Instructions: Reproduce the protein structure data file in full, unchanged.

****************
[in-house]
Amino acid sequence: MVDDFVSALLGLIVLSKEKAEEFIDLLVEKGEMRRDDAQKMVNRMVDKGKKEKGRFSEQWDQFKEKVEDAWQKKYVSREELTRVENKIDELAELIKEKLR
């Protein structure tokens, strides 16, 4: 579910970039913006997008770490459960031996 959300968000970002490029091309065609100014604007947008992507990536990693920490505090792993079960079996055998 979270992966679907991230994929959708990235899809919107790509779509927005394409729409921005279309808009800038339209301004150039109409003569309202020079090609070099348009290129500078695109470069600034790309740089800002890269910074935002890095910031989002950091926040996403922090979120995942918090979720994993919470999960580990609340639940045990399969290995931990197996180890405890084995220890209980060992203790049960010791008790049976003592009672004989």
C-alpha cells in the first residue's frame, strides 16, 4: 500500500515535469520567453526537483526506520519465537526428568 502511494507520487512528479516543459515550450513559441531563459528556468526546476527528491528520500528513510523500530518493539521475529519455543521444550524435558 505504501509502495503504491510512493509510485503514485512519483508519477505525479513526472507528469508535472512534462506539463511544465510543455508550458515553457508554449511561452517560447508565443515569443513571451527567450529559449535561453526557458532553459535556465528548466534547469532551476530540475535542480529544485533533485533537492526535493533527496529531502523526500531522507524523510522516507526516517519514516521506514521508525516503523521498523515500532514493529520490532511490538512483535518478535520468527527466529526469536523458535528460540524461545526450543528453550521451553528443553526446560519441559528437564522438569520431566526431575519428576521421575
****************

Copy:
[in-house]
Amino acid sequence: MVDDFVSALLGLIVLSKEKAEEFIDLLVEKGEMRRDDAQKMVNRMVDKGKKEKGRFSEQWDQFKEKVEDAWQKKYVSREELTRVENKIDELAELIKEKLR
């Protein structure tokens, strides 16, 4: 579910970039913006997008770490459960031996 959300968000970002490029091309065609100014604007947008992507990536990693920490505090792993079960079996055998 979270992966679907991230994929959708990235899809919107790509779509927005394409729409921005279309808009800038339209301004150039109409003569309202020079090609070099348009290129500078695109470069600034790309740089800002890269910074935002890095910031989002950091926040996403922090979120995942918090979720994993919470999960580990609340639940045990399969290995931990197996180890405890084995220890209980060992203790049960010791008790049976003592009672004989």
C-alpha cells in the first residue's frame, strides 16, 4: 500500500515535469520567453526537483526506520519465537526428568 502511494507520487512528479516543459515550450513559441531563459528556468526546476527528491528520500528513510523500530518493539521475529519455543521444550524435558 505504501509502495503504491510512493509510485503514485512519483508519477505525479513526472507528469508535472512534462506539463511544465510543455508550458515553457508554449511561452517560447508565443515569443513571451527567450529559449535561453526557458532553459535556465528548466534547469532551476530540475535542480529544485533533485533537492526535493533527496529531502523526500531522507524523510522516507526516517519514516521506514521508525516503523521498523515500532514493529520490532511490538512483535518478535520468527527466529526469536523458535528460540524461545526450543528453550521451553528443553526446560519441559528437564522438569520431566526431575519428576521421575